If you want to haul a load behind the cab, Nissan has raised the '08 Titan's payload capacity ratings by 500-pounds, to 2,062-pounds for Crew Cab and 2,012-pounds for King Cab. Changes were made to the rear axle and suspension to accommodate one ton of cargo. The rear axle has been beefed up with a larger diameter shaft and upgraded leaf spring seats and brackets. Rear leaf spring rates have also been changed to provide better damping. The rear suspension also receives stronger upper and lower shock brackets.

Max towing is unchanged from 2007 - 9,500-pounds for a properly equipped King Cab 4x2 with the short box - but on long box it's ok now to use a gooseneck hitch mounted in the bed to pull trailers too large to tow with a typical receiver-mounted trailer ball. The upper towing limit for a long box is marginally less than the small wheelbase configuration - 9,400-pounds in a King Cab 4x2.

Forget the Titan's old brakes, which were too small, suffered from premature wear, and caused huge warranty headaches for Nissan. Front rotor size has been increased from 12.6 x 1.0-inches to 13.8 x 1.2-inches and is now only a bit smaller than the Tundra's segment leading 13.9 x 1.26-inch rotors. But Titan's forward brake platters have 80 square-inches more swept area for the brake pads to scrub off speed because Tundra uses a larger center hub for its front wheels.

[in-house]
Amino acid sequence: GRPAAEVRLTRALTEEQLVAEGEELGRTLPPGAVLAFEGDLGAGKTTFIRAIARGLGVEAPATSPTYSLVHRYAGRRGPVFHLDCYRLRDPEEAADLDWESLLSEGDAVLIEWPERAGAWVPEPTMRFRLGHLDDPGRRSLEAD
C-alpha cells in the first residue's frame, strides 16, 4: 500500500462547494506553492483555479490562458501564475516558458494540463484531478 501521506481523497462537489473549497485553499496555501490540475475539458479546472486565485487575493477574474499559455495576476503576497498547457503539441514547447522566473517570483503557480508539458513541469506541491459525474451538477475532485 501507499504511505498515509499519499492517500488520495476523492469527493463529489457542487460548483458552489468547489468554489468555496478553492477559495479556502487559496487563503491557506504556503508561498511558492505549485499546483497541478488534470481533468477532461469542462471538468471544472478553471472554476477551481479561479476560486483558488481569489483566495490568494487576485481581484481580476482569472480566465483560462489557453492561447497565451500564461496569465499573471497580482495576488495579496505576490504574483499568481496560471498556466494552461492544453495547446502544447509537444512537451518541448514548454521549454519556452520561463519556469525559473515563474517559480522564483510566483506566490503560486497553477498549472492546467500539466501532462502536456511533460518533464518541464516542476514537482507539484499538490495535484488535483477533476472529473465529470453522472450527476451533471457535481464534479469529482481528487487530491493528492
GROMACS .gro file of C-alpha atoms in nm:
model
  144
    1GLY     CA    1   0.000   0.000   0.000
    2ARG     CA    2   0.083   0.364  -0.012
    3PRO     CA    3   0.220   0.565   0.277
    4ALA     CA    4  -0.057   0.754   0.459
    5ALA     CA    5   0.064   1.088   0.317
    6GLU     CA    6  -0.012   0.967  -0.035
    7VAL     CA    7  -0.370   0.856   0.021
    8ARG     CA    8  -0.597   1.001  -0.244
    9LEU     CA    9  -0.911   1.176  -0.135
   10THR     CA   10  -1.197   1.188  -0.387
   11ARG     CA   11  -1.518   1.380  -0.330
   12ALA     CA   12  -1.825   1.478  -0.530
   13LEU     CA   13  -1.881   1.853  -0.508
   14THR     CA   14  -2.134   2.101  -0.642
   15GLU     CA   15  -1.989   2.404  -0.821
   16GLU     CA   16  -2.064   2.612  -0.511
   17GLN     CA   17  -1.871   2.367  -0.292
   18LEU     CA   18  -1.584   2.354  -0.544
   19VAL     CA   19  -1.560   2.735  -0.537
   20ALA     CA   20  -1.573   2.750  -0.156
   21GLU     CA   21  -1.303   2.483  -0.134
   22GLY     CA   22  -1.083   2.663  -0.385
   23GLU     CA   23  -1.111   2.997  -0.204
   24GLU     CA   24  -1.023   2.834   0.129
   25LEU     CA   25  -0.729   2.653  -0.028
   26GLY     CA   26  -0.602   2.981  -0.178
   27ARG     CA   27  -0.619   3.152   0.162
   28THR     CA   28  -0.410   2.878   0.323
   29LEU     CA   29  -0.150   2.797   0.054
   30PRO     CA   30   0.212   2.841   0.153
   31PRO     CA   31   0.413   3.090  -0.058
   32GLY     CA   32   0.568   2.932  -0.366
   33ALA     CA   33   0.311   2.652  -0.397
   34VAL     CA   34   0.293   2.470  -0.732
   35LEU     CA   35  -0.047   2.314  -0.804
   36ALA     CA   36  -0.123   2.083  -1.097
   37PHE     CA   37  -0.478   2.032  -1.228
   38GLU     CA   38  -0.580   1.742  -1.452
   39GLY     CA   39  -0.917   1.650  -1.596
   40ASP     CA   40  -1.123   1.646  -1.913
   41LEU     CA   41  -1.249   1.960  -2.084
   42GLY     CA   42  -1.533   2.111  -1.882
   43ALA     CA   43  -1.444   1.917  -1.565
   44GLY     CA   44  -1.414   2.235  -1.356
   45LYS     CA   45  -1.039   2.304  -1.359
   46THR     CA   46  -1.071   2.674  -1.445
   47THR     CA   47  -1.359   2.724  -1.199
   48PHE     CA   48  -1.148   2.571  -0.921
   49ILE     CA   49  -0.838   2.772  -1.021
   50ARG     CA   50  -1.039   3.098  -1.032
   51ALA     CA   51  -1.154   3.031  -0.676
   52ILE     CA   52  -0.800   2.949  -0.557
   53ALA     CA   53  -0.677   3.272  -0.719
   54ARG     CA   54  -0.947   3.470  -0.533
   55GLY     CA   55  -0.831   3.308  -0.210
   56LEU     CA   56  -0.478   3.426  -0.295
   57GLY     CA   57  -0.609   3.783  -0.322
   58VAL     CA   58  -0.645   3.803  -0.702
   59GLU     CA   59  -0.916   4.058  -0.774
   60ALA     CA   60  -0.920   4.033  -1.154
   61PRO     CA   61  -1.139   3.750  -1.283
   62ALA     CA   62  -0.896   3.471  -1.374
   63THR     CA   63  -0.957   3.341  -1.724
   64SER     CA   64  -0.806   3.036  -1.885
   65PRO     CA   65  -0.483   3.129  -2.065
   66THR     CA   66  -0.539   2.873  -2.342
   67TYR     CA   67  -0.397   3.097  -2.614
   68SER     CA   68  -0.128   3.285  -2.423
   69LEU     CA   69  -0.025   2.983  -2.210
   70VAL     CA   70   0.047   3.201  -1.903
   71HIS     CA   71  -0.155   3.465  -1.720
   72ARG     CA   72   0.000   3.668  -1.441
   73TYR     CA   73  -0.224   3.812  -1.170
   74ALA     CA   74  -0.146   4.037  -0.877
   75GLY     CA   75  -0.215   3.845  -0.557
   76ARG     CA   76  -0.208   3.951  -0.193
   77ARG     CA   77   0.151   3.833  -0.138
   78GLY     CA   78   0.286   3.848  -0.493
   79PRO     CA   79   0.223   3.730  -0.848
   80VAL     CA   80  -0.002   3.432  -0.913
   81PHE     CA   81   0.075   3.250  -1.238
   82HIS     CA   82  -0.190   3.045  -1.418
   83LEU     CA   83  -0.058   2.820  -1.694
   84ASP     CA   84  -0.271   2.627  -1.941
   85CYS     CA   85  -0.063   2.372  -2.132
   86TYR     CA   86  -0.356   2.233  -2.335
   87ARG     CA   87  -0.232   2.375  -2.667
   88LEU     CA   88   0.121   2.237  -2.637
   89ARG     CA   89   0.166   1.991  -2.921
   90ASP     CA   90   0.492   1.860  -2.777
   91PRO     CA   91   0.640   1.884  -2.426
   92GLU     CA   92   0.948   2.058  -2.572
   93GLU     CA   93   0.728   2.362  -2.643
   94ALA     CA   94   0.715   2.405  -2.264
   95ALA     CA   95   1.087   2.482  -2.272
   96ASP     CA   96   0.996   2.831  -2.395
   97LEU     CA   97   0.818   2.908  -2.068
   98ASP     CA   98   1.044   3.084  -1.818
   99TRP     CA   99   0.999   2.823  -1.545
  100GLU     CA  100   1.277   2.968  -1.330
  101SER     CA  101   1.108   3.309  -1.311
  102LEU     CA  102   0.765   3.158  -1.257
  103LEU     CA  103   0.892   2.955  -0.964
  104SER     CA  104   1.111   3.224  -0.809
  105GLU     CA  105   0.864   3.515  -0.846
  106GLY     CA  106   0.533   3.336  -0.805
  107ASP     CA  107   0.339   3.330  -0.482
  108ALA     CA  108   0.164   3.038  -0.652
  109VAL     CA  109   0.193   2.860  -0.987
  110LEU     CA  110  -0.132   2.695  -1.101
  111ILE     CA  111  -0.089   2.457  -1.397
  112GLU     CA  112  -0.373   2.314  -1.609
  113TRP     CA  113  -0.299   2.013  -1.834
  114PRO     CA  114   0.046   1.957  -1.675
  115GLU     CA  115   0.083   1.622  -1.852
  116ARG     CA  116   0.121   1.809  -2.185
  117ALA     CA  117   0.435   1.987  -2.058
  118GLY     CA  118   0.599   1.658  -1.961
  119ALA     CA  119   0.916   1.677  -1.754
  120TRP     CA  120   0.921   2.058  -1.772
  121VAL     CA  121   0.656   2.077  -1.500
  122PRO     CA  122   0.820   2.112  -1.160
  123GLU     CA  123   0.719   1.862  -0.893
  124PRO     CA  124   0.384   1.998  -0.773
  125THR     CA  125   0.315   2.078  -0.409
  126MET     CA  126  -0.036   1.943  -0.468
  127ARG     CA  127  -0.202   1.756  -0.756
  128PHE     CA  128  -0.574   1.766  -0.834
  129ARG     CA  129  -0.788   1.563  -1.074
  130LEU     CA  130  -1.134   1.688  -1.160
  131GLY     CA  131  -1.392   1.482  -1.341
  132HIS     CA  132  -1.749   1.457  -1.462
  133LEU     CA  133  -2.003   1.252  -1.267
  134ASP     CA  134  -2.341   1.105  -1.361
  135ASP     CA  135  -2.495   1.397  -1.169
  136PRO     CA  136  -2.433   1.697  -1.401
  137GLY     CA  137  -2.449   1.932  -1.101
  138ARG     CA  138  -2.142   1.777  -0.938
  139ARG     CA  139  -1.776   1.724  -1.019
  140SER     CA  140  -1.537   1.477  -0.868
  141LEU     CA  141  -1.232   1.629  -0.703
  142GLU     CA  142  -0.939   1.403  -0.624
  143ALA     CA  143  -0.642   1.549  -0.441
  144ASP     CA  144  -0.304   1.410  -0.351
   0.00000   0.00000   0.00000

Fuel economy hasn't changed but Nissan makes up for this with a supertanker size gas reservoir if you buy the long wheelbase model. With a 37 gallon capacity, Nissan claims a multi-state cruise range of over 600-miles unloaded and well over 200-miles when trailering a full load. Still, EPA ratings of 12-city/17-highway for the 5.6-liter Endurance V8 lag the new Chevrolet Silverado's 14/19 score for the 5.3-liter Vortec V8 but are slightly better than 12/16 numbers received by the 5.4-liter Triton V8 found under the Ford F-150's hood.

Nissan engineers tell us that fuel economy will be boosted for 2009 when Titan adopts a new torque lockup strategy. We're expecting this to be accomplished through a new, more efficient multi-function torque converter for the truck's standard 5-speed automatic transmission that will disengage from the driveline when idling at a stop and use a lockup clutch to quickly match engine and transmission speeds during acceleration. This should provide the Titan with a 1 to 2-mpg bump driving around town. Think of it as taking some of a manual transmission's inherent fuel economy advantages and applying them to an auto gearbox.

Future Engine Choices?

If you're wondering about a diesel engine, Nissan was quiet about offering an oil burner except to say it continues to remain under study. Automotive News, however, reports it's a done deal and V8 diesels will be purchased from International - the same company that supplies Ford with Power Stroke engines for its three-quarter and one-ton heavy duty trucks.